II. Brethren, we have as yet only been standing at the furnace mouth: let us now enter into the devouring flame while we speak, in the second place, upon THE LOVE ITSELF.
    Observe, first, what this love is not. "I have declared unto them thy name, and will declare it, that the love wherewith thou hast loved me may be in them." Do notice that the prayer is not that the Father's love may be set upon them, or moved towards them. God does not love us because we know him, for he loved us before we knew him, even as Paul speaks of "His great love wherewith he loved us, even when we were dead in trespasses and sins." Jesus has not come to set his Father's love upon the chosen. Oh, no; he did not even die with that object, for the Father's love was upon the chosen from everlasting. "The Father himself loveth you" was always true. Christ did not die to make his Father loving, but because his Father is loving: the atoning blood is the outflow of the very heart of God toward us. So do not make any mistake. Our Lord speaks not of the divine love in itself, but in us. This is not the eternal love of God towards us of which we are now reading, but that love in us. We are inwardly to feel the love which proceeds from the Father, and so to have it in us. We are to have the love of God shed abroad in our hearts by the Holy Ghost which is given unto us. It is to be recognized by us, felt in us, made the subject of inward joy; this it is that our Lord wishes to produce, that the love of God may be in us, dwelling in our hearts, a welcome guest, the sovereign of our souls.
    And this love is of a very peculiar sort. Do let me read the verse again: "That the love wherewith thou hast loved me may be in them." It is God's own love in us. The love of the Father towards Jesus springs up like a crystal fountain, and then the sparkling drops fall and overflow, as you have seen the fountains do, and we are the cups into which this overflowing love of God towards Christ Jesus flows, and flows till we too are full. The inward love so much desired for us by our Lord is no emotion of nature, no attachment proceeding from the unregenerate will, but it is the Father's love transplanted into the soil of these poor hearts, and becoming our love to Jesus, as we shall have to show in the next point. But is not this a wonderful thing,—that God's own love to Jesus should dwell in our hearts? And yet it is so. The love wherewith we love Christ, mark you, is God's love to Christ: "That the love wherewith thou hast loved me may be in them. "All true love, such as the Father delights in and accepts at our hands, is nothing but his own love, which has come streaming down from his own heart into our renewed minds.
    But what can this mean? I must ask you to observe that it includes within itself four precious things.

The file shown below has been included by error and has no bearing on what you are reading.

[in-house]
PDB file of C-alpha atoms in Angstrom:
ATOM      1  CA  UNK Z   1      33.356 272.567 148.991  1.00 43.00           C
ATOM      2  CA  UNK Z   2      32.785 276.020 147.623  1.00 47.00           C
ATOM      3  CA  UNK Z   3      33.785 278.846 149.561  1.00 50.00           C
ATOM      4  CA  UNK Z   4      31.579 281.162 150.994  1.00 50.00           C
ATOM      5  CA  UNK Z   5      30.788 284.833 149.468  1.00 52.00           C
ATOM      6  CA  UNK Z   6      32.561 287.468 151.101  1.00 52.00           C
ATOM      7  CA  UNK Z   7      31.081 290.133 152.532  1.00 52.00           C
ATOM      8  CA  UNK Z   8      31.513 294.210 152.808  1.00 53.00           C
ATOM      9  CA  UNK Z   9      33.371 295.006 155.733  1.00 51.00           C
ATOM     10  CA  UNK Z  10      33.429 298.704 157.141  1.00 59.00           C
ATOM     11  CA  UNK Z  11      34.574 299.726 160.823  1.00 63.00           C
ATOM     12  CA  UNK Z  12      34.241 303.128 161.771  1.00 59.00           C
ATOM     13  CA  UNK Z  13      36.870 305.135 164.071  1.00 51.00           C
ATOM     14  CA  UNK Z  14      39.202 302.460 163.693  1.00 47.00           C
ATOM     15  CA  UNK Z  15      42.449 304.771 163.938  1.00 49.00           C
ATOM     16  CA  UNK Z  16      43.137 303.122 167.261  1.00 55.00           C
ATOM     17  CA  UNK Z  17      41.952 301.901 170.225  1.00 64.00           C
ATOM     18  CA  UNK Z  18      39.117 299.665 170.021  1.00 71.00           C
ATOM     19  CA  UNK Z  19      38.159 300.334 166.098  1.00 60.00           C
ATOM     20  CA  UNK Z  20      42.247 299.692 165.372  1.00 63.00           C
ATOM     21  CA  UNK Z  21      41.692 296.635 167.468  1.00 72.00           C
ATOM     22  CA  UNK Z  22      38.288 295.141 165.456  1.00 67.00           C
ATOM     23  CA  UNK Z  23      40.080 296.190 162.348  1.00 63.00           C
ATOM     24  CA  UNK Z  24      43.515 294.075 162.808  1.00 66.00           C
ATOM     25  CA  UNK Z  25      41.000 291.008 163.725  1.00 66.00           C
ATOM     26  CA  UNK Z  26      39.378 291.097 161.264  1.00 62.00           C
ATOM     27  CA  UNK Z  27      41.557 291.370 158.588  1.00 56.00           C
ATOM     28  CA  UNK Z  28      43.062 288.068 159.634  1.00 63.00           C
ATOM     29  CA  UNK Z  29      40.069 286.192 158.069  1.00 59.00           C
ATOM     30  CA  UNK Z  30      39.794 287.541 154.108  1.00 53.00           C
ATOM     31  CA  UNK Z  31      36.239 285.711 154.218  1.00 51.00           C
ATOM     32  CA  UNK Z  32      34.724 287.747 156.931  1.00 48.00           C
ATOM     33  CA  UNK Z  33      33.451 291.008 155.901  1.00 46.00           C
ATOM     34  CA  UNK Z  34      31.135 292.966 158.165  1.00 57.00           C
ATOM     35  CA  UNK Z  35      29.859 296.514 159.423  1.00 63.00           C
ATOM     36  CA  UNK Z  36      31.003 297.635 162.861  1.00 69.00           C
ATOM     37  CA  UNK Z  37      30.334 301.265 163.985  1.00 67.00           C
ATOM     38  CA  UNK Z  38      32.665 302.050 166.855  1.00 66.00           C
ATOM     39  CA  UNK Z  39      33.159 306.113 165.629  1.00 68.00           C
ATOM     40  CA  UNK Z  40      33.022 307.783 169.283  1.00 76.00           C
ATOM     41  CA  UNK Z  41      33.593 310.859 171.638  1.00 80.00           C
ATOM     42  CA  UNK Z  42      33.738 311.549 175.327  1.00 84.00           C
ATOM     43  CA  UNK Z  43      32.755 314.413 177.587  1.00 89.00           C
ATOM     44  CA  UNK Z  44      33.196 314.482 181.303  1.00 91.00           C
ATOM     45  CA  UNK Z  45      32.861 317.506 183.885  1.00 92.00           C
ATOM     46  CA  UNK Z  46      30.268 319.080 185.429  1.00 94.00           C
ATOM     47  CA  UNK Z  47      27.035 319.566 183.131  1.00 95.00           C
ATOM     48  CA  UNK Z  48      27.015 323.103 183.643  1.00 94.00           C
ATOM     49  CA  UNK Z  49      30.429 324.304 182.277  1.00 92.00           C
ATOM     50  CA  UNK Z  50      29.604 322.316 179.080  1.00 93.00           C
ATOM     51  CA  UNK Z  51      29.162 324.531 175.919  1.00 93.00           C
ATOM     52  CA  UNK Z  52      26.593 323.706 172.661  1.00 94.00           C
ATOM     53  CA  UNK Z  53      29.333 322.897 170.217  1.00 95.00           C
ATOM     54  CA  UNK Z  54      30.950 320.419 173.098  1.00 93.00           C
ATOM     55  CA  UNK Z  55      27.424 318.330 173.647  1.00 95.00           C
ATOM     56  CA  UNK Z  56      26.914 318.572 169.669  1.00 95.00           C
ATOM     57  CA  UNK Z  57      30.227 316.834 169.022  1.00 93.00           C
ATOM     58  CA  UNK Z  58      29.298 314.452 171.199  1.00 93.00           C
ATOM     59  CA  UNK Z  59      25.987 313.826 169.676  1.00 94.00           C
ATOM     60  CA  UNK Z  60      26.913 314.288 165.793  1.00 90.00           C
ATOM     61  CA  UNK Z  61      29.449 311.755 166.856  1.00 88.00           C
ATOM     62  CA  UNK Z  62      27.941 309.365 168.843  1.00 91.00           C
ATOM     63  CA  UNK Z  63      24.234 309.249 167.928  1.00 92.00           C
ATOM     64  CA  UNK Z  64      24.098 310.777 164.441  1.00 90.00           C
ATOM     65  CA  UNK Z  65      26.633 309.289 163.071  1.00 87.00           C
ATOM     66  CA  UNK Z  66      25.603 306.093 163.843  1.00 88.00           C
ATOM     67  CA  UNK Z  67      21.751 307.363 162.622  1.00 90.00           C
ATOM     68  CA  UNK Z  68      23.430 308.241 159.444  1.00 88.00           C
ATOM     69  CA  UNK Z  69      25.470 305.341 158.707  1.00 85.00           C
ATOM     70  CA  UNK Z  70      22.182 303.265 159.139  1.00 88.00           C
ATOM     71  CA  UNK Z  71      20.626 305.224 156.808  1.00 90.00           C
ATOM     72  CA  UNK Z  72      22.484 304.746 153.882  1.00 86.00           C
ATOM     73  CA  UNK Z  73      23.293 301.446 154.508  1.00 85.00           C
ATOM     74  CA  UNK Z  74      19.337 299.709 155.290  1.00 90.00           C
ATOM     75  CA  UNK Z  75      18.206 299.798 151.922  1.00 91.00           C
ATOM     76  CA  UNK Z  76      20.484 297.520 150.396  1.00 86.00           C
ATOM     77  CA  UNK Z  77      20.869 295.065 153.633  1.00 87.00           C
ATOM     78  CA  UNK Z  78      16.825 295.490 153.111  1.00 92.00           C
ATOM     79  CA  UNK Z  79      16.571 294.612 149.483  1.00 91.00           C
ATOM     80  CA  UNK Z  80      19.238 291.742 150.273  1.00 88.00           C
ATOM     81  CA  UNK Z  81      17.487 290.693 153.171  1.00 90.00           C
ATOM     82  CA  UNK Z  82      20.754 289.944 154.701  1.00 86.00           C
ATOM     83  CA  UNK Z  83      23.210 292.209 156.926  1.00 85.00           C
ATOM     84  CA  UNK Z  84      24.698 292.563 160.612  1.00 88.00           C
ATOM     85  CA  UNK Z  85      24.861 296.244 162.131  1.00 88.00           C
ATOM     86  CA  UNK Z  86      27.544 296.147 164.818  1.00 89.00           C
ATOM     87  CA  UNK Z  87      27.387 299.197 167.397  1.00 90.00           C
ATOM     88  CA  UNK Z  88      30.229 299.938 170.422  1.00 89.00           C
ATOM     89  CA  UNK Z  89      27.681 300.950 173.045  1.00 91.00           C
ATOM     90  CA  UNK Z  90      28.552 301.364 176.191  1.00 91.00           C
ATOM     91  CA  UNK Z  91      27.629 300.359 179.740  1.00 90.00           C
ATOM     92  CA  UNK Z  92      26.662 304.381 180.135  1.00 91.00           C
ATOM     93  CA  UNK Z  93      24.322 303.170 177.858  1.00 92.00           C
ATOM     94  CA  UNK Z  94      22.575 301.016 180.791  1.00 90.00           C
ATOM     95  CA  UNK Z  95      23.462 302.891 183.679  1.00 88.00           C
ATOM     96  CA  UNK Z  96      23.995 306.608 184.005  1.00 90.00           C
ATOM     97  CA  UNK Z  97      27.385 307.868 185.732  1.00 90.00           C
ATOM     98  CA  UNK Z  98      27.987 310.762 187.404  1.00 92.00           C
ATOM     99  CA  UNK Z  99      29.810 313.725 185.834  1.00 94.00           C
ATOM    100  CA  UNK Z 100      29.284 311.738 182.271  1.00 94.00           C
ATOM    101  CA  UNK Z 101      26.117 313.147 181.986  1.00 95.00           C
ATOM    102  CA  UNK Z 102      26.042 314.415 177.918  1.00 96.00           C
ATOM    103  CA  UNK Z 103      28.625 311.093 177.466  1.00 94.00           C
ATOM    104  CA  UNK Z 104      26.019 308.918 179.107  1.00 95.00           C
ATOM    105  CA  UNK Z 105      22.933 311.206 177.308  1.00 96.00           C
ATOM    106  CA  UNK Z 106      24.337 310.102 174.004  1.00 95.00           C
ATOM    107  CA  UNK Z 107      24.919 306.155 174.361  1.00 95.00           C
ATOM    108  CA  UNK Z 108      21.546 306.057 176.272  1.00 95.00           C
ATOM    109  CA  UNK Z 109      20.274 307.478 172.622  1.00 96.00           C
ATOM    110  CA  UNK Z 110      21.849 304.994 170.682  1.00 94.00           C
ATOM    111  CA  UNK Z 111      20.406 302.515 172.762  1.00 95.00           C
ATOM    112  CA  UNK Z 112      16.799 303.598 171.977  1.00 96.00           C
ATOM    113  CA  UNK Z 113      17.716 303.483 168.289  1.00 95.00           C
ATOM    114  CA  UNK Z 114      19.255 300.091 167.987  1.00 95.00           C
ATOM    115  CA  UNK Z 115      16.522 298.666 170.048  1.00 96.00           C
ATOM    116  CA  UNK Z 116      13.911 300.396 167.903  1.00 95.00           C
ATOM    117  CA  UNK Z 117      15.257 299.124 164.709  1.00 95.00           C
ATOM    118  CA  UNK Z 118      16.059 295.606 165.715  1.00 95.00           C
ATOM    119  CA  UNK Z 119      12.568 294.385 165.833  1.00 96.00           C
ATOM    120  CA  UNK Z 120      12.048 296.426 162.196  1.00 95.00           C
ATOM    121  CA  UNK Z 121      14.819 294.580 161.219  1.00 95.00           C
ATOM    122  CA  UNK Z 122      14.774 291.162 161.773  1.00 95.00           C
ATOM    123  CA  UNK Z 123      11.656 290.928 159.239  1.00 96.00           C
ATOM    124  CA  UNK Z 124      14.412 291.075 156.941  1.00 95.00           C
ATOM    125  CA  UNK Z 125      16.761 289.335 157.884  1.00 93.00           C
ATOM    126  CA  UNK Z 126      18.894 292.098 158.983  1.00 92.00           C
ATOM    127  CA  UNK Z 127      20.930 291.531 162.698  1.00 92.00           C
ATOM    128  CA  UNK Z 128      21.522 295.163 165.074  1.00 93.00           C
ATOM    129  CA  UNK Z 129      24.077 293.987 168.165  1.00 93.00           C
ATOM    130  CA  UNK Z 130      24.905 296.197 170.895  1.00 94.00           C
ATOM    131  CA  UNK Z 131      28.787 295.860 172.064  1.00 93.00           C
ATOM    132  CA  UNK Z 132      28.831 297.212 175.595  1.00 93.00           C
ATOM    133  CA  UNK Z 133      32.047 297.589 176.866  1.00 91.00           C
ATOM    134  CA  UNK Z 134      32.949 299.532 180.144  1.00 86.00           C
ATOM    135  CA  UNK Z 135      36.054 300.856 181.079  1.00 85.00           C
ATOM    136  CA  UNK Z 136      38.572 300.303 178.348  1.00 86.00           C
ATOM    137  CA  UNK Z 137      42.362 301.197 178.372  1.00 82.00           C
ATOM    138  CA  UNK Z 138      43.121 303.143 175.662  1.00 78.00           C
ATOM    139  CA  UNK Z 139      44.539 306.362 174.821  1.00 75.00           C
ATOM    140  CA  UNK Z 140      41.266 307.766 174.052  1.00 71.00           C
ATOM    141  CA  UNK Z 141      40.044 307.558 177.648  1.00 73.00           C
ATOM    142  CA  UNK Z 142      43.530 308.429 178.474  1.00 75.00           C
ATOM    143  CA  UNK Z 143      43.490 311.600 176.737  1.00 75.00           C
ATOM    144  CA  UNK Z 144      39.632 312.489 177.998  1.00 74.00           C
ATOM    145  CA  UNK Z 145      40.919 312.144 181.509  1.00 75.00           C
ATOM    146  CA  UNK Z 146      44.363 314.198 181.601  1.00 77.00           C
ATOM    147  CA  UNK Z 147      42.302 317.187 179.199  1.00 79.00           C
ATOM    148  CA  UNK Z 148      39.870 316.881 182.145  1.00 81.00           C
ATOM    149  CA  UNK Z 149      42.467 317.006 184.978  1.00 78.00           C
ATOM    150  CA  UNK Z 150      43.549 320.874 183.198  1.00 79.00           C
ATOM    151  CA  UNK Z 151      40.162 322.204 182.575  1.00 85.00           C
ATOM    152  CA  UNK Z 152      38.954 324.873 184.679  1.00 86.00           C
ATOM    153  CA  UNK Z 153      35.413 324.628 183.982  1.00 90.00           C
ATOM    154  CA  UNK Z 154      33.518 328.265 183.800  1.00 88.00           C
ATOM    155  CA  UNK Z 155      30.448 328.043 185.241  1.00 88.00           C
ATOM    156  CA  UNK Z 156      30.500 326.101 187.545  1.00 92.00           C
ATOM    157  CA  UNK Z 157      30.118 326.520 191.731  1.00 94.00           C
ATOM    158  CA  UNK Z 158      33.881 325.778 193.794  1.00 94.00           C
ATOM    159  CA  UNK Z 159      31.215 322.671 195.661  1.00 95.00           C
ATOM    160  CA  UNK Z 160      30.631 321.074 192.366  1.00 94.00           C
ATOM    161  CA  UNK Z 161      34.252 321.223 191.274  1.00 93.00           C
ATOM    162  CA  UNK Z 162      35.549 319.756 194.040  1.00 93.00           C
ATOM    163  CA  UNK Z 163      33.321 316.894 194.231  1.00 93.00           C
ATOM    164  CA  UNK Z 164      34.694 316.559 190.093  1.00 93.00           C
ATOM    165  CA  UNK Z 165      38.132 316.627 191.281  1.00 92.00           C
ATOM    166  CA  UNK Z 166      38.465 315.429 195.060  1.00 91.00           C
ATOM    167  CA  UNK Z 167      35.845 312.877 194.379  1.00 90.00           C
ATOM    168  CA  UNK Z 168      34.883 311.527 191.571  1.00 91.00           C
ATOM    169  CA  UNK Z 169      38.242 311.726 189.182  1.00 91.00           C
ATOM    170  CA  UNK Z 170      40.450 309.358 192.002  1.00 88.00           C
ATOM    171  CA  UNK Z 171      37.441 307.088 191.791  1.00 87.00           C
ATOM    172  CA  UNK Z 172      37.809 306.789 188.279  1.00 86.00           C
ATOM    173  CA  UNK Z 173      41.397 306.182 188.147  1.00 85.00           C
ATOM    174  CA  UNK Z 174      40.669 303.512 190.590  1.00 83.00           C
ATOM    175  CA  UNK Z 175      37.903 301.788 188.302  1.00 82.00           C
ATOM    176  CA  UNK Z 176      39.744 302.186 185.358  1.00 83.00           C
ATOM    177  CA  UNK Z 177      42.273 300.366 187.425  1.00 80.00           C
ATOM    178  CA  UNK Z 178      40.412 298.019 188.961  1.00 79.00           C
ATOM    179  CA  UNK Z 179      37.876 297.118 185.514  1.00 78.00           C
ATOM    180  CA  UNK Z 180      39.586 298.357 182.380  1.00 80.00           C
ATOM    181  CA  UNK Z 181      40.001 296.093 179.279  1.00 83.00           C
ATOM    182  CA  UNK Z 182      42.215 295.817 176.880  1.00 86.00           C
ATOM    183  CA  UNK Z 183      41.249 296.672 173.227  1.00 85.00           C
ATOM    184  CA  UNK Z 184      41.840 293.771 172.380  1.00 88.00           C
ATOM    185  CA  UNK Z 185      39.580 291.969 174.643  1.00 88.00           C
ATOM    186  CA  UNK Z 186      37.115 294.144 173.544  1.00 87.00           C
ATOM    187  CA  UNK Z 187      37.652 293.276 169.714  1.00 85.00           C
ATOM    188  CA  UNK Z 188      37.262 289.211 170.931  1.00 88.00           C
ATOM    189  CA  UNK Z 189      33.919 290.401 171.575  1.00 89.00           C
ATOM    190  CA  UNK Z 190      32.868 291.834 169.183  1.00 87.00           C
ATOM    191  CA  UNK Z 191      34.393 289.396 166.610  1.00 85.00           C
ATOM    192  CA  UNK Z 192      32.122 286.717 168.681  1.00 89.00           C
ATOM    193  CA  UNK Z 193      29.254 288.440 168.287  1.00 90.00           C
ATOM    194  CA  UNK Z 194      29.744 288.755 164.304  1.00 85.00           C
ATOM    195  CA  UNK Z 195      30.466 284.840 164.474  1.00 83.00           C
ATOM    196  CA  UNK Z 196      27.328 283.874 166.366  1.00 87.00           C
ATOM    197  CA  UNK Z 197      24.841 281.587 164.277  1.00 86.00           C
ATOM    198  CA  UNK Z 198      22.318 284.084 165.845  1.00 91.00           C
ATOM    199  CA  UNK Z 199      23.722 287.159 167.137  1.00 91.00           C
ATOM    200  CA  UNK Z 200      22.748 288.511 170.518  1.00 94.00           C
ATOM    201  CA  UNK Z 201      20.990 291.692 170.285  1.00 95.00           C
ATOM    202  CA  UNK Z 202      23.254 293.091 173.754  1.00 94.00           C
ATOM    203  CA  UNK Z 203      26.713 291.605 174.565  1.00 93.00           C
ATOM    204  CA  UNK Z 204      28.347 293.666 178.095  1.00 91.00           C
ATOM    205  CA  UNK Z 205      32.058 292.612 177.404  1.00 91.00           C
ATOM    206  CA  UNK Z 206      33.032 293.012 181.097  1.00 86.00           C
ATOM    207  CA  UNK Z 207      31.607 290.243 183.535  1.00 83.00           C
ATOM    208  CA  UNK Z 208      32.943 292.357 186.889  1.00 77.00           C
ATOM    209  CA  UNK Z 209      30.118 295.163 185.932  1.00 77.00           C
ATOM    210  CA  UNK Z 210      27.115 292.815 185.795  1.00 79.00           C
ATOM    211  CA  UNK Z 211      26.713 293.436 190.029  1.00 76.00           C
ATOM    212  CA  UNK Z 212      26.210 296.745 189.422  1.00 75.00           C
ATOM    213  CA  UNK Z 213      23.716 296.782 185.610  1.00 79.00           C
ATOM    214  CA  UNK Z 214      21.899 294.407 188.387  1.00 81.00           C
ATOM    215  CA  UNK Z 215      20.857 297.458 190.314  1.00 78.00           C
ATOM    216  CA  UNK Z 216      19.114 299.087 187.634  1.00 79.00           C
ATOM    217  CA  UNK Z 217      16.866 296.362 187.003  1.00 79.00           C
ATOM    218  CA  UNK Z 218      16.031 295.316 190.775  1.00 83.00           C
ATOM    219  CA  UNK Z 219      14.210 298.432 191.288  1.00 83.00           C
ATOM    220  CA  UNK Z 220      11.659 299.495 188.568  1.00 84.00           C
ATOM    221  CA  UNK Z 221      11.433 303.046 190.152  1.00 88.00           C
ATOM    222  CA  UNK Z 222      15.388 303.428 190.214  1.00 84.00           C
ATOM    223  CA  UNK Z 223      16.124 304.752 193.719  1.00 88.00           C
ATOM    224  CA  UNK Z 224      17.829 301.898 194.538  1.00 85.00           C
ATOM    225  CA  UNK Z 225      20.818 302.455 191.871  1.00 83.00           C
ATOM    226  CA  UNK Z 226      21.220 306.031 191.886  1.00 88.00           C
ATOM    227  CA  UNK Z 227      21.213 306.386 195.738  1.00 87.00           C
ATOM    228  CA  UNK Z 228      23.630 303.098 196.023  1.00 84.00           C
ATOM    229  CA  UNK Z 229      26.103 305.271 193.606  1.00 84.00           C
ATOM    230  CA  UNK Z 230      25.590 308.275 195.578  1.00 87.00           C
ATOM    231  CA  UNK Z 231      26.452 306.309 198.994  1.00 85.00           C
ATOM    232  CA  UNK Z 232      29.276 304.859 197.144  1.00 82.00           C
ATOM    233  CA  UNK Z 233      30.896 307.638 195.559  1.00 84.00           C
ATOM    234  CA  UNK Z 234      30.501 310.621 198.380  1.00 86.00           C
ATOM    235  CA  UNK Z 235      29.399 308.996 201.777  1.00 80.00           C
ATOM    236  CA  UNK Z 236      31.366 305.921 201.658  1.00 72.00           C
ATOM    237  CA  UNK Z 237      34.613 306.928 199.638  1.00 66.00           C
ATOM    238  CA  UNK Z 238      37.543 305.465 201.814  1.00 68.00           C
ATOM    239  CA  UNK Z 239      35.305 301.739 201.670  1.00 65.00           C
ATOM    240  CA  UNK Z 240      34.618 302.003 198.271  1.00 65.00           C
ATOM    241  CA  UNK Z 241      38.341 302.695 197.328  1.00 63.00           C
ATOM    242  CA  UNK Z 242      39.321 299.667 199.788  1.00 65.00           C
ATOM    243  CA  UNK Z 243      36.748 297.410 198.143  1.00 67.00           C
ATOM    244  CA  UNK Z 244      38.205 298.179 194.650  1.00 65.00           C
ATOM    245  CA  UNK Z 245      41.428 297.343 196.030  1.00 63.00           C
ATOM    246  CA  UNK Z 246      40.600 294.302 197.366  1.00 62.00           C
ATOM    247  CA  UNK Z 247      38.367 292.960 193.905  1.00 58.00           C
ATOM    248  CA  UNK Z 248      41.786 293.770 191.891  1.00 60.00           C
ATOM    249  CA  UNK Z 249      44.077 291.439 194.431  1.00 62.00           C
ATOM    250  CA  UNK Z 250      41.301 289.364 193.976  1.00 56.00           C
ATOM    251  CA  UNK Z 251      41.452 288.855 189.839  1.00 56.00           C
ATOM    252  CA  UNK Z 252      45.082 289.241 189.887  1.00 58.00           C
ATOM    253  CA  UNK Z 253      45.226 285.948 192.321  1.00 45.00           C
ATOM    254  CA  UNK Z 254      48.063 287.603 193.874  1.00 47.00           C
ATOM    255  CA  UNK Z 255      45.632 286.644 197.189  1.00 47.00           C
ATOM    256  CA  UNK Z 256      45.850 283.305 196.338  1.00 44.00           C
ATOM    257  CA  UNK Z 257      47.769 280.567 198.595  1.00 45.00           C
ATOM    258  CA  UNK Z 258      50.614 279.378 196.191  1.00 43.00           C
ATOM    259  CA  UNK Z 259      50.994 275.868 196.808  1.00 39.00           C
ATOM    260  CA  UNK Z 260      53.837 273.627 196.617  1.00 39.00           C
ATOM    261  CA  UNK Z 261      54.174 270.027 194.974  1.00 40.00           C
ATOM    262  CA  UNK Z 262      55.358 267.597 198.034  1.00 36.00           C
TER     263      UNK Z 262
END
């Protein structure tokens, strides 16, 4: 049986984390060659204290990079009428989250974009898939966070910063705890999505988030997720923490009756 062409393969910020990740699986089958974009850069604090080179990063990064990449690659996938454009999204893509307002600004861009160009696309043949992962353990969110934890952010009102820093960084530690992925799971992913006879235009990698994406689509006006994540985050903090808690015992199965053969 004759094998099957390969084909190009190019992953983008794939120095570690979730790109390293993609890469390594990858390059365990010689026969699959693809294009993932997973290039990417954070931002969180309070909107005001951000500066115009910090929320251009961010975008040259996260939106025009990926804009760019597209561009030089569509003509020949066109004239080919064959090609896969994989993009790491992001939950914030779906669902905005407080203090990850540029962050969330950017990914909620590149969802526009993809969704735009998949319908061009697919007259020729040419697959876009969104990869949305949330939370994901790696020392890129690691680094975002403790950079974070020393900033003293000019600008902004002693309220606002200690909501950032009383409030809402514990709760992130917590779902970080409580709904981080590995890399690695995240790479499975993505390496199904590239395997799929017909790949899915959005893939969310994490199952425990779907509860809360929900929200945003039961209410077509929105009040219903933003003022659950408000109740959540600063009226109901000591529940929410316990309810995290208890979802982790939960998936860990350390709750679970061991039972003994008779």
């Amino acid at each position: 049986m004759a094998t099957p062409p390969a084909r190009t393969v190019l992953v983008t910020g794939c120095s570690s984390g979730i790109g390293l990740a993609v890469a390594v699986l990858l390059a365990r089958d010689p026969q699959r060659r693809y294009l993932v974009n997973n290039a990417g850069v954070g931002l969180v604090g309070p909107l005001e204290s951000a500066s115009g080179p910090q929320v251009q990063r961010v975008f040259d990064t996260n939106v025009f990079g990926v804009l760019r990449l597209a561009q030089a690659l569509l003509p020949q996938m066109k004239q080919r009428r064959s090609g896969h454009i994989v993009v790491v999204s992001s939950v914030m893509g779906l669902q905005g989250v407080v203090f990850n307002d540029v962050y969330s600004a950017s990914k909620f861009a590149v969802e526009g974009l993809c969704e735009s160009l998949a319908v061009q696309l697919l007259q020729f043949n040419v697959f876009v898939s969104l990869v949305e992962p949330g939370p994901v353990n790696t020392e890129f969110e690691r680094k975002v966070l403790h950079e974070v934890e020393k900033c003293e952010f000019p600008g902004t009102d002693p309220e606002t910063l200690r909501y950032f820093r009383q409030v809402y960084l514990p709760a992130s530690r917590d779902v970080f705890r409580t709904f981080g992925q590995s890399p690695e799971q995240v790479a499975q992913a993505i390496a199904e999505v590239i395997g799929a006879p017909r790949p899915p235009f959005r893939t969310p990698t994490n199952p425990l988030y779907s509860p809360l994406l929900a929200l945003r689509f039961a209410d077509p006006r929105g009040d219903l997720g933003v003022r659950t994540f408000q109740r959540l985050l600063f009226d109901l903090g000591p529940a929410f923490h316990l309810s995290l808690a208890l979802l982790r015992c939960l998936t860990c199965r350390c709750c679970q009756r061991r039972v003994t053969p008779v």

First, the text means that our Lord Jesus Christ desires us to have a distinct recognition of the Father's love to him. He wants the love wherewith the Father loves him to be felt in us, so that we may say, "Yes, I know the Father loved him, for I, who am such a poor, unworthy, and foolish creature, yet love him; and, oh, how his Father must love him." I love him! Ay, by his grace, it were a blessed thing to die for him; but if I love him, oh, how must his Father love him who can see all his beauty, and can appreciate every distinct piece of loveliness that is in him! God never loved anything as he loves Christ, except his people, and they have had to be lifted up to that position by the love which the Father has to his Son. For, first and foremost, the Father and the Son are one: they are one in essence. The Saviour has been with the Father from the beginning, and his delight has been with him, even as the Father testified, "This is my beloved Son, in whom I am well pleased." Oh, do try to feel, if you can, the love of the Father to his Son, or else you will not love the Father as you should for the amazing sacrifice which he made in giving Jesus to us. Think what it cost him to tear his Well-Beloved from his bosom and send him down below to be "despised and rejected." Think what it cost him to nail him up to yonder cross, and then forsake him and hide his face from him, because he had laid all our sins upon him. Oh, the love he must have had to us thus to have made his best Beloved to become a curse for us, as it is written, "Cursed is everyone that hangeth on a tree." I want you to get this right into your souls, dear friends. Do not hold it as a dry doctrine, but let it touch your heart. Let it flow into your heart like a boiling stream, till your whole souls become like Icelandic geysers, which boil and bubble up and send their steam aloft into the clouds. Oh, to have the soul filled with the love of the Father towards him who is altogether lovely.